Searches scoped to specific repositories are always up-to-date. Sourcegraph automatically fetches repository contents with any user action specific to the repository and makes new commits and branches available for searching and browsing immediately.
Unscoped search results over large repository sets may trail latest default branch revisions by some interval of time. This interval is a function of the number of repositories and the computational resources devoted to search indexing.
Max file size
By default, files larger than 1 MB are excluded from search results. Use the search.largeFiles keyword to specify files to be indexed and searched regardless of size.
Exclude files and directories
You can exclude files and directories from search by adding the file .sourcegraph/ignore tothe root directory of your repository. Sourcegraph interprets each line in the ignore file as a globpattern. Files or directories matching those patterns will not show up in the search results.
The ignore file is tied to a commit. This means that if you committed an ignore file to a feature branch but not to your default branch, then only search results for the feature branchwill be filtered, while the default branch will show all results.
# .sourcegraph/ignore # lines starting with # are comments and are ignored # empty lines are ignored, too # ignore the directory node_modules/ node_modules/ # ignore the directory src/data/ src/data/ # ** matches all characters, while * matches all characters except / # ignore all JSON files **.json # ignore all JSON files at the root of the repository *.json # ignore all JSON files within the directory data/ data/**.json # ignore all data folders data/ **/data/ # ignore all files that start with numbers [0-9]*.* **/[0-9]*.*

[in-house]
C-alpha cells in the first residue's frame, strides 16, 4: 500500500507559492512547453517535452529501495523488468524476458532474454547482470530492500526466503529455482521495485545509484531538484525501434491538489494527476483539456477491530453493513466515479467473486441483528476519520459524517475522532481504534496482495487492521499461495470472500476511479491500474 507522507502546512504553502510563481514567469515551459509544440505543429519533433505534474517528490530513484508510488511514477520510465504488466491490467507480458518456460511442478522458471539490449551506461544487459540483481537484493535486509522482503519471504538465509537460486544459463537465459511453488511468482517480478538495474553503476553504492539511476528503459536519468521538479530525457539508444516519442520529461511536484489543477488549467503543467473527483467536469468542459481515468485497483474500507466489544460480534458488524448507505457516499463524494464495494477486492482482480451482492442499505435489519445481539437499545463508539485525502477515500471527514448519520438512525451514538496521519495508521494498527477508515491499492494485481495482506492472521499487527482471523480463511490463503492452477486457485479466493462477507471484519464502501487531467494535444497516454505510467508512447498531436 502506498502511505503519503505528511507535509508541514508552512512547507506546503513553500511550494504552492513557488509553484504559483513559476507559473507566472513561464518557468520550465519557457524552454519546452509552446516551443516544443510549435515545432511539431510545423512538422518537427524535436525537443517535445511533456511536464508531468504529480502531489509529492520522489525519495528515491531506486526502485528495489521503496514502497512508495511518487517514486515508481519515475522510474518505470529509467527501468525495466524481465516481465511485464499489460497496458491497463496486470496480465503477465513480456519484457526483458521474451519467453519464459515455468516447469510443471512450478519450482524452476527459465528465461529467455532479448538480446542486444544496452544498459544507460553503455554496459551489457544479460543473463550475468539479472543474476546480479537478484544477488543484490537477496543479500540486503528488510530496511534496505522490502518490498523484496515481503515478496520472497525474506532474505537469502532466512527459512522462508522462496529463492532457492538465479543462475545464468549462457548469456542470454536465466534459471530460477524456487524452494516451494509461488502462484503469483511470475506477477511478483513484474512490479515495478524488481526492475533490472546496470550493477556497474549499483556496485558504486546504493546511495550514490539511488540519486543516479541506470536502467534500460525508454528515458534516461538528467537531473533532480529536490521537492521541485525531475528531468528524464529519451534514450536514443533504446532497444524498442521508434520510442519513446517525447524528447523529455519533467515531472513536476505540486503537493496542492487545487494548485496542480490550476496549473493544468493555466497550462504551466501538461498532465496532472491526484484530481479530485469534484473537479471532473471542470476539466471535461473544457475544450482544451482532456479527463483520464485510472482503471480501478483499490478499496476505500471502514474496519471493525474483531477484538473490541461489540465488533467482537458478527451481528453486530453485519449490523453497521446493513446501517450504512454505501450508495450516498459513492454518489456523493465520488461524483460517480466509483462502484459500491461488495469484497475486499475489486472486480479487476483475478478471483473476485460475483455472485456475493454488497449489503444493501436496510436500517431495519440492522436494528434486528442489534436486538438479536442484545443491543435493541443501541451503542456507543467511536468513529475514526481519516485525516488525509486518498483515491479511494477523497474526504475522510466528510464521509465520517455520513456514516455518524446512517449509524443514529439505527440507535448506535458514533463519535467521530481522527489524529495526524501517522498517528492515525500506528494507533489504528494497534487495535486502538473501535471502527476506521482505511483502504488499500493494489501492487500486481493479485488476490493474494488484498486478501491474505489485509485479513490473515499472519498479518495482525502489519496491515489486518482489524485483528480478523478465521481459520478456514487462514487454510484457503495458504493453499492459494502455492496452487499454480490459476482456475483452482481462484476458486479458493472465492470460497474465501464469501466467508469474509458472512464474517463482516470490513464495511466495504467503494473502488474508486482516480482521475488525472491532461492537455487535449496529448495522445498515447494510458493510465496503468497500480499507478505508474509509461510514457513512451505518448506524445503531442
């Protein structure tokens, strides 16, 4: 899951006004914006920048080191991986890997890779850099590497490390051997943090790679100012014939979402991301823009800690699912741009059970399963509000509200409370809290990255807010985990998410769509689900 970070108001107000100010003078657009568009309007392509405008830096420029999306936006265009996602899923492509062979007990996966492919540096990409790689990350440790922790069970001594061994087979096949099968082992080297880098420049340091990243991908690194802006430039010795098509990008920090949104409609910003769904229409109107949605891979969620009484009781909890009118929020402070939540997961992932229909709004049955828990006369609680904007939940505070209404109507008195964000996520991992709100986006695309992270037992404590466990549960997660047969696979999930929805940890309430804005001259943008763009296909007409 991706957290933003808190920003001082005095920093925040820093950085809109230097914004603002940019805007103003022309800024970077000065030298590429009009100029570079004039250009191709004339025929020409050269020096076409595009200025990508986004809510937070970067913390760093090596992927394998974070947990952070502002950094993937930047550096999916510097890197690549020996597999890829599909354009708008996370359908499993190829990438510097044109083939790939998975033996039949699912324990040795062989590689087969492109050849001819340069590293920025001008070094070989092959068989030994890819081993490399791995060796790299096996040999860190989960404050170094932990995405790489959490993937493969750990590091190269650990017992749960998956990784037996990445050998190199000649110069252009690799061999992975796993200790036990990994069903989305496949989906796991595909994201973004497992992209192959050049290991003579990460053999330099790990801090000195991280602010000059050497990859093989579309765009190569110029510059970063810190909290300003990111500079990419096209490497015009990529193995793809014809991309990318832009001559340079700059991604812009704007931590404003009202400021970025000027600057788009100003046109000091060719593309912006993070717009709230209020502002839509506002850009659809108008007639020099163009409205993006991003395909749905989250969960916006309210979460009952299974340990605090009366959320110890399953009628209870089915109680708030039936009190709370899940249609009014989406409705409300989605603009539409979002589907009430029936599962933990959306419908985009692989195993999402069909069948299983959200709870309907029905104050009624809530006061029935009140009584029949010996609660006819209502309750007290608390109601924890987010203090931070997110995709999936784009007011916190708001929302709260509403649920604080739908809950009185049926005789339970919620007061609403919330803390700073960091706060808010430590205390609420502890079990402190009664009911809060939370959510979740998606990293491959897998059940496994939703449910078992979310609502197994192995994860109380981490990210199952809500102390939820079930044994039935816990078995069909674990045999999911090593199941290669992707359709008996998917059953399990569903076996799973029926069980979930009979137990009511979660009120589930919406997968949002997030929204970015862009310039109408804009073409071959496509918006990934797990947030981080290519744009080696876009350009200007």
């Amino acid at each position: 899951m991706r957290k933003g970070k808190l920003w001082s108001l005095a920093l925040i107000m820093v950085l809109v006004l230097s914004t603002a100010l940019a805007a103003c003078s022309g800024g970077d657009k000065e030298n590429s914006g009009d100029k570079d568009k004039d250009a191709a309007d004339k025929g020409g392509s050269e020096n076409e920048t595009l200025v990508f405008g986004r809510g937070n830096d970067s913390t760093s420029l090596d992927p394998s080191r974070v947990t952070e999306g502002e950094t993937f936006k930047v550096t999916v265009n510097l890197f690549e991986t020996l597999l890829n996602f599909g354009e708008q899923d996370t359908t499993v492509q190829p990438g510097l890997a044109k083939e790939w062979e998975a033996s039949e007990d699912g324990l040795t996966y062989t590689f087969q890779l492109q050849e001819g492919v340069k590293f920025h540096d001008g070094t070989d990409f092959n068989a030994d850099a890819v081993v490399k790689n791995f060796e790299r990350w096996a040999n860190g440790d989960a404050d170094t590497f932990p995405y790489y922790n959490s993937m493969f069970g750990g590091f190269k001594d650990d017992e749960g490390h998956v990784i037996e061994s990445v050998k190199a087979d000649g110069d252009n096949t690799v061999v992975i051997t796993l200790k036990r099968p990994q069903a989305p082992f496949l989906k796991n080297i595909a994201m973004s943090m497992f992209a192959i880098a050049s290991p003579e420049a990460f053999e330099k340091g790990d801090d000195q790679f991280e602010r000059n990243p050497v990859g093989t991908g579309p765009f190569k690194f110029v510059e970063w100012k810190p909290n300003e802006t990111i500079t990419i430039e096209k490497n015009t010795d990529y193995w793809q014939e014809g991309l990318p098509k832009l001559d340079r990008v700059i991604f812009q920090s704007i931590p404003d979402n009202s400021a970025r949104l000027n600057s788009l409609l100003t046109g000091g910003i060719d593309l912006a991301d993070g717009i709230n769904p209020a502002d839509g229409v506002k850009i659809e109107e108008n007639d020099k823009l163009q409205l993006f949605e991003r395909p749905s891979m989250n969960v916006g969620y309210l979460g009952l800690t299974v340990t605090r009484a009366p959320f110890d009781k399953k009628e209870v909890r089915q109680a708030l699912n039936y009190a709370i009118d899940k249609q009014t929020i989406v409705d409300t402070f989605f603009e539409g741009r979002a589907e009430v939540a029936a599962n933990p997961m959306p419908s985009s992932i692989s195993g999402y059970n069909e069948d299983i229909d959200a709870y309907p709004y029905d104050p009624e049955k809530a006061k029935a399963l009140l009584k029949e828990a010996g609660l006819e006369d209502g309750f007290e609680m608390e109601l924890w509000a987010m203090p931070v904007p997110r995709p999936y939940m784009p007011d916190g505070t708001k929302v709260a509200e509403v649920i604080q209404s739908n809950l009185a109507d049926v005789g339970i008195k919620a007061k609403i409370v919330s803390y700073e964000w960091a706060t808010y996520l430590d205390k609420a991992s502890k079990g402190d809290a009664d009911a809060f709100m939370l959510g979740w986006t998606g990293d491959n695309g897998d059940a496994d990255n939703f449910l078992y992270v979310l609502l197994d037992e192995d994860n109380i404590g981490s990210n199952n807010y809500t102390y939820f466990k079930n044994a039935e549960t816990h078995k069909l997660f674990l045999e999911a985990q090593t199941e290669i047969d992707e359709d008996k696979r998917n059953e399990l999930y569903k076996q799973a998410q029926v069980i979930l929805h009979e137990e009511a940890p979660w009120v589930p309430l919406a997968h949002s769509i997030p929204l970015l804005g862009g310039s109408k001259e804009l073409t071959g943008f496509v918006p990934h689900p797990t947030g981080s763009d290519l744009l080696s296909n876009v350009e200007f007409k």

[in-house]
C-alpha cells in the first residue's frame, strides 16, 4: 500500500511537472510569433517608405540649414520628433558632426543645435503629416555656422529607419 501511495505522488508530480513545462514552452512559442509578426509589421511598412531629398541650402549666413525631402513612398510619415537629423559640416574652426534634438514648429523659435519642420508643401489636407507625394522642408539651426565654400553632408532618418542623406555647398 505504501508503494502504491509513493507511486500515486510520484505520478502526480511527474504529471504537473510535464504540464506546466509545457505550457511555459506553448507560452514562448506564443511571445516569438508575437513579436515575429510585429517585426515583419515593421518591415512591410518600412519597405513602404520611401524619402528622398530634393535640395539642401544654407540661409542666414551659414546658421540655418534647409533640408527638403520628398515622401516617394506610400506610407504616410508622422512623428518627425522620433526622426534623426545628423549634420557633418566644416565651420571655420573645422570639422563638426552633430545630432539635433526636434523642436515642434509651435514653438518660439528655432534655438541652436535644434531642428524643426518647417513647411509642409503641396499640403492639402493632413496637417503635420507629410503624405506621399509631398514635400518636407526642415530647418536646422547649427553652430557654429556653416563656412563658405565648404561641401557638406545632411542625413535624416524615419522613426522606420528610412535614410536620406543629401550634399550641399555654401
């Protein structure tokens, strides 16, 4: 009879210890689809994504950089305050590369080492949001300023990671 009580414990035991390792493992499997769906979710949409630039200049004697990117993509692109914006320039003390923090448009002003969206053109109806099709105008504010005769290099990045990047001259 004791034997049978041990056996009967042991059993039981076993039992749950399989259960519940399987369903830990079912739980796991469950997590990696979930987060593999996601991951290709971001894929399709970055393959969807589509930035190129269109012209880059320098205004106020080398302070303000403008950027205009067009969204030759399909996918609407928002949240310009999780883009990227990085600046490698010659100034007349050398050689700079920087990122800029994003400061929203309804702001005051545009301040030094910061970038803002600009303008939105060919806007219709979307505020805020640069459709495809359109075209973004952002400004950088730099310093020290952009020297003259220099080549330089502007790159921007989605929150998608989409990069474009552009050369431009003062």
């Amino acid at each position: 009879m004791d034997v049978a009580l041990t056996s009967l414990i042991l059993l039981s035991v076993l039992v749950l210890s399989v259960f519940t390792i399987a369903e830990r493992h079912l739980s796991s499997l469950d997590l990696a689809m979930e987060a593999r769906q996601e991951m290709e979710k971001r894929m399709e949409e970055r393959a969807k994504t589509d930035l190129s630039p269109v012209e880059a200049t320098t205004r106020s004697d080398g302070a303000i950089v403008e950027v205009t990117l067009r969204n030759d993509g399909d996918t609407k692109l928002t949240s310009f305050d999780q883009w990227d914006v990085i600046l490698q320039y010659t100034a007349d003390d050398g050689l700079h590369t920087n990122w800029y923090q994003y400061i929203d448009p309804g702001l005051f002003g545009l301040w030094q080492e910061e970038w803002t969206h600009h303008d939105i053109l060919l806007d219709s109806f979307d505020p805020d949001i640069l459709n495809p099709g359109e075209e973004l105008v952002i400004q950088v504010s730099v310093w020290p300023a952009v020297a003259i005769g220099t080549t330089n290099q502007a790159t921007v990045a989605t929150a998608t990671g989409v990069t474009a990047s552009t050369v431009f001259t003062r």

Our syntax follows closely what is documented in
the linux documentation project.However, we distinguish between
** matches all characters,
* matches all characters
except the path separator
Note that invalid globbing patterns will cause an error and searches over commits containing a broken ignore file will not return any result.
Shard merging is a feature of Zoekt that enables the combination of smallerindex files, or shards, into one larger file, a compound shard. This can reducememory costs for Zoekt webserver. This feature is particularly useful forcustomers with many small and rarely updated repositories, and can result in asignificant reduction in memory. Shard merging can be enabled by setting
SRC_ENABLE_SHARD_MERGING="1" for Zoekt indexserver.
Shard merging can be fine-tuned by setting ENV variables for Zoekt indexserver:
|SRC_VACUUM_INTERVAL||Run vacuum this often, specified as a duration||24 hours|
|SRC_MERGE_INTERVAL||Run merge this often, specified as a duration||8 hours|
|SRC_MERGE_TARGET_SIZE||The target size of compound shards in MiB||2000|
|SRC_MERGE_MIN_SIZE||The minimum size of a compound shard in MiB||1800|
|SRC_MERGE_MIN_AGE||The time since the last commit in days. Shards with newer commits are excluded from merging.||7|
|SRC_MERGE_MAX_PRIORITY||The maximum priority a shard can have to be considered for merging, specified as a float value||100.0|
When repostiories receive udpates, Zoekt reindexes them and tombstones theirold index data. As a result, compound shards can shrink and be dismantled intoindividual shards once they reach a critical minimum size. These individualshards are then considered for future merge operations.
Shard merging can be monitored via the "Compound shards" panel in Zoekt'sGrafana dashboard.